Horseback riding can be a strenuous activity, depending on how you ride the animal. At a normal gait, riding is relaxing and restful. You don’t have to be afraid of a significant effort to control your horse and stay in the saddle.
It’s different when the horse transitions into a trot or (especially) a canter. Count on burning calories and building muscle because you need strength for that. For a good reason, horseback riding is in 54th place of the most demanding sports on the website Topendsports. This site based its ranking on ten athletic components on which sports were assessed.
Where Can I Go in Banff?
To explore the Rockies on horseback, you have quite a few options in Banff. Tours are popular, but the range is so broad that booking a suitable tour is almost always possible. There are several providers:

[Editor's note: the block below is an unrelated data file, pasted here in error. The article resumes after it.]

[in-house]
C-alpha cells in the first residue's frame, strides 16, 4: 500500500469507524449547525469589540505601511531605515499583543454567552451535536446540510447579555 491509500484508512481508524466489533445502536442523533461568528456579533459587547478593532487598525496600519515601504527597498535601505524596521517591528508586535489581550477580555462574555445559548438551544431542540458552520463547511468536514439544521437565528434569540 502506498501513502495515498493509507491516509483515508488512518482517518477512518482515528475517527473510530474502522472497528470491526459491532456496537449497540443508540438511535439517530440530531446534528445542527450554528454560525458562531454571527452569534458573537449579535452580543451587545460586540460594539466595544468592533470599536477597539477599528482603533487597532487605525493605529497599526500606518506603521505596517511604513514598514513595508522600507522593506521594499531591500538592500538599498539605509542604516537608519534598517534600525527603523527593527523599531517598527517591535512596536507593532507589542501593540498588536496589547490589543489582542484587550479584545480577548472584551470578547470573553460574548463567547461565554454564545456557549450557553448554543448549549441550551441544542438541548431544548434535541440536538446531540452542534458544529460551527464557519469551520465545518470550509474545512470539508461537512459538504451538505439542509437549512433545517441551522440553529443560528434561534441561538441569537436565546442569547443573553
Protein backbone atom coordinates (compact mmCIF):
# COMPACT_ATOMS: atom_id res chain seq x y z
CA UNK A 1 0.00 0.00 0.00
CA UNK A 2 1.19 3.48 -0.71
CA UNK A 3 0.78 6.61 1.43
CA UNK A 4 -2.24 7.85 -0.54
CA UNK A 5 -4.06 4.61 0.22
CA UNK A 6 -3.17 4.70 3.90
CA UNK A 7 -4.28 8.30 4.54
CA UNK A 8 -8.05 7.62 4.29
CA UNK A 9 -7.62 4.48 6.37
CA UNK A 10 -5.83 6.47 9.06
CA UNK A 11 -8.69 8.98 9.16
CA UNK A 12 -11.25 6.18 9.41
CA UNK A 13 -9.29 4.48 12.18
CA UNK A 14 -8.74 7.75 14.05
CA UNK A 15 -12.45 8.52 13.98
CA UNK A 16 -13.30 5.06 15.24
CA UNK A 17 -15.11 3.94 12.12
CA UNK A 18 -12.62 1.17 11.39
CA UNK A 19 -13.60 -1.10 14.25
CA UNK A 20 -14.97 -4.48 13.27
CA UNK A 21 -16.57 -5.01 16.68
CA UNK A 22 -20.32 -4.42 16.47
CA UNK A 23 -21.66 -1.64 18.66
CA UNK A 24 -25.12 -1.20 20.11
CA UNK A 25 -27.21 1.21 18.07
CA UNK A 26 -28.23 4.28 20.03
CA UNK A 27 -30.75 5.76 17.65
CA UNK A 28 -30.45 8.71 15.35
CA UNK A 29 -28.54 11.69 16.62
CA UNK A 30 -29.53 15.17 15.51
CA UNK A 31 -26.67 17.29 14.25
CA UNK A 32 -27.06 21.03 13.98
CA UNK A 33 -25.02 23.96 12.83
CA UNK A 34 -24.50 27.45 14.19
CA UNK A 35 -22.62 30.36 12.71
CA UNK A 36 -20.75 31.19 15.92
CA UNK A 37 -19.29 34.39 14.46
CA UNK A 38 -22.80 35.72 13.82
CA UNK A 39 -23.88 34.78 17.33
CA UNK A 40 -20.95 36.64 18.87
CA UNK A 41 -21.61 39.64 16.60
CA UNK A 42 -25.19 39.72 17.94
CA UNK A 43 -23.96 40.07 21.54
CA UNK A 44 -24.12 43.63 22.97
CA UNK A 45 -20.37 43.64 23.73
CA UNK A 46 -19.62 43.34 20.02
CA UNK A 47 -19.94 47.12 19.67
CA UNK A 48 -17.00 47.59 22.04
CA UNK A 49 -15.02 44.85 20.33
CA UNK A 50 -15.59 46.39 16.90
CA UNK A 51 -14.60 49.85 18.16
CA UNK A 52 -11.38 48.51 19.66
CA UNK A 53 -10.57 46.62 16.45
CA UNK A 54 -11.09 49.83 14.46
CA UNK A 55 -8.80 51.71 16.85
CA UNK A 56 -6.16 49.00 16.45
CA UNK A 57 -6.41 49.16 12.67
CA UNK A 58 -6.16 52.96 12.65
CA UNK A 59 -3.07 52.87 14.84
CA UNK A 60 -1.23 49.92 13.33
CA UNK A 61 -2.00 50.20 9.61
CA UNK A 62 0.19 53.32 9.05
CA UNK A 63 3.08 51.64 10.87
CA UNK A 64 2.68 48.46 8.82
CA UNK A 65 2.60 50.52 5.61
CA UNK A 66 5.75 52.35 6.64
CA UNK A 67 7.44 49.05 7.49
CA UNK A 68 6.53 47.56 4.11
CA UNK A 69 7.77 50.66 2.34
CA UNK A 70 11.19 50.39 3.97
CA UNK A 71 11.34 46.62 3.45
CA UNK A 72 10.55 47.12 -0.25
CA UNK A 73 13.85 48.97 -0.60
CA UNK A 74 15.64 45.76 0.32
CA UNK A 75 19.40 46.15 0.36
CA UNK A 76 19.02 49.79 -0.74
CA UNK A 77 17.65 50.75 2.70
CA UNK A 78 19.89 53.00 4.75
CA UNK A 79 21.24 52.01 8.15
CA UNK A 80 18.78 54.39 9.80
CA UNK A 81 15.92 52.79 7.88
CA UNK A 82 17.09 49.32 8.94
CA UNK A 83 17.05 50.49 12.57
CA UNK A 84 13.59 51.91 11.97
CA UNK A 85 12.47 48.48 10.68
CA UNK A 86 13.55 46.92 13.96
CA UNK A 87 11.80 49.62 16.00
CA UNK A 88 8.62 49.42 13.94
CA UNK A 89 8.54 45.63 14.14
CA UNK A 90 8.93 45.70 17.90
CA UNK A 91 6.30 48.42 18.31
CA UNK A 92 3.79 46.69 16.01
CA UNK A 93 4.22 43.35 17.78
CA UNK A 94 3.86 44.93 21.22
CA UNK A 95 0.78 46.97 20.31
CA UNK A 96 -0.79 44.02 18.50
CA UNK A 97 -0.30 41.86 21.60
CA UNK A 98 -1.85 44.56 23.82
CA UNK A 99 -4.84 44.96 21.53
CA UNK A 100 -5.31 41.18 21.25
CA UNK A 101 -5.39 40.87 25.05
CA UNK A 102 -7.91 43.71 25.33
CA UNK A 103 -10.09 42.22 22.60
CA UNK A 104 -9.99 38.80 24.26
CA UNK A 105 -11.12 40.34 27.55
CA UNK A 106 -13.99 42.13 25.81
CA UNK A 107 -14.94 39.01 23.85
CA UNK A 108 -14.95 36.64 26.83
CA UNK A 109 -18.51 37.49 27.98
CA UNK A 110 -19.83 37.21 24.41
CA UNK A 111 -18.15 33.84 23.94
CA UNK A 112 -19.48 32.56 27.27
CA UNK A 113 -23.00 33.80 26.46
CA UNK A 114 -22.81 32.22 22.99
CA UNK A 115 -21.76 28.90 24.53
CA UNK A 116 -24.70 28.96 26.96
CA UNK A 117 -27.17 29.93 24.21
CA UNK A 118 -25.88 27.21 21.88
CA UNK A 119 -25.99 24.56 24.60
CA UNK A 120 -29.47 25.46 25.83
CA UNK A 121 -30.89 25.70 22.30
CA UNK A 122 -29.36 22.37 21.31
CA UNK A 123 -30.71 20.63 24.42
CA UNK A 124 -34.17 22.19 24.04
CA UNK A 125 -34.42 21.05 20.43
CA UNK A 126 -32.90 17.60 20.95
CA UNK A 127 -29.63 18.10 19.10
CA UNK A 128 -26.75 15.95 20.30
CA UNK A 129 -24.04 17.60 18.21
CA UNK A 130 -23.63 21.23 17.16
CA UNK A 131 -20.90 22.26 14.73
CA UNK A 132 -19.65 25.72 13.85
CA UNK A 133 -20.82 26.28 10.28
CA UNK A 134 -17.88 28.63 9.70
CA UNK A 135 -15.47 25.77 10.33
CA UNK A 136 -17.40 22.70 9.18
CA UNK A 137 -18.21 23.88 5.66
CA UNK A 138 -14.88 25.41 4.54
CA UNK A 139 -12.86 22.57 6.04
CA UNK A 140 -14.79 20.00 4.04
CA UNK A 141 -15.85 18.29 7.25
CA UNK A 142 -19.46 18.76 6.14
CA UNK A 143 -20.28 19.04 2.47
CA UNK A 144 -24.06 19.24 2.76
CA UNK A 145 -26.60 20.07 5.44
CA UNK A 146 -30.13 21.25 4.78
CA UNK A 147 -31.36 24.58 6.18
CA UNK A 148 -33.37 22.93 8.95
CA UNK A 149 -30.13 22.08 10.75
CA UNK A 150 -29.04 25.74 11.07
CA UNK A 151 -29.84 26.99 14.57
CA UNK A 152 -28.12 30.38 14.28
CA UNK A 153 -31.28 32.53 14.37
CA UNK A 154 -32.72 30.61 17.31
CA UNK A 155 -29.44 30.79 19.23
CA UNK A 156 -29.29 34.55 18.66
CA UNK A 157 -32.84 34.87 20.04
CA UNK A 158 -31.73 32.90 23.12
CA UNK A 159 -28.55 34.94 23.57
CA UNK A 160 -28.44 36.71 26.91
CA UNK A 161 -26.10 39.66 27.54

What Does a Trip on a Horse Cost?
Horseback riding in the Banff area doesn’t have to be expensive at all. For example, you can book a one-hour tour for as little as CAD 82 per person. In addition, there are many variants, from one-day rides to rides several days long. Below you’ll find some possibilities. There are even full packages of a week. I have not included them here because they are usually booked by experienced riders.
Overview of the Possibilities
- Bow River Ride, 1 hour CAD 82
- Spray River Ride, 1 hour CAD 87
- Sundance Loop Ride, 2 hours CAD 159
- Bow Valley Loop Horseback Ride, 3 hours CAD 199
- Sulphur Mountain Horseback Ride, 4 hours CAD 249
- Sundance Overnight Backcountry Lodge Trip by Horseback, 2 days CAD 626.56
- Erling Strom Trail Backcountry Lodge Trip by Horseback, 4 days CAD 1689.70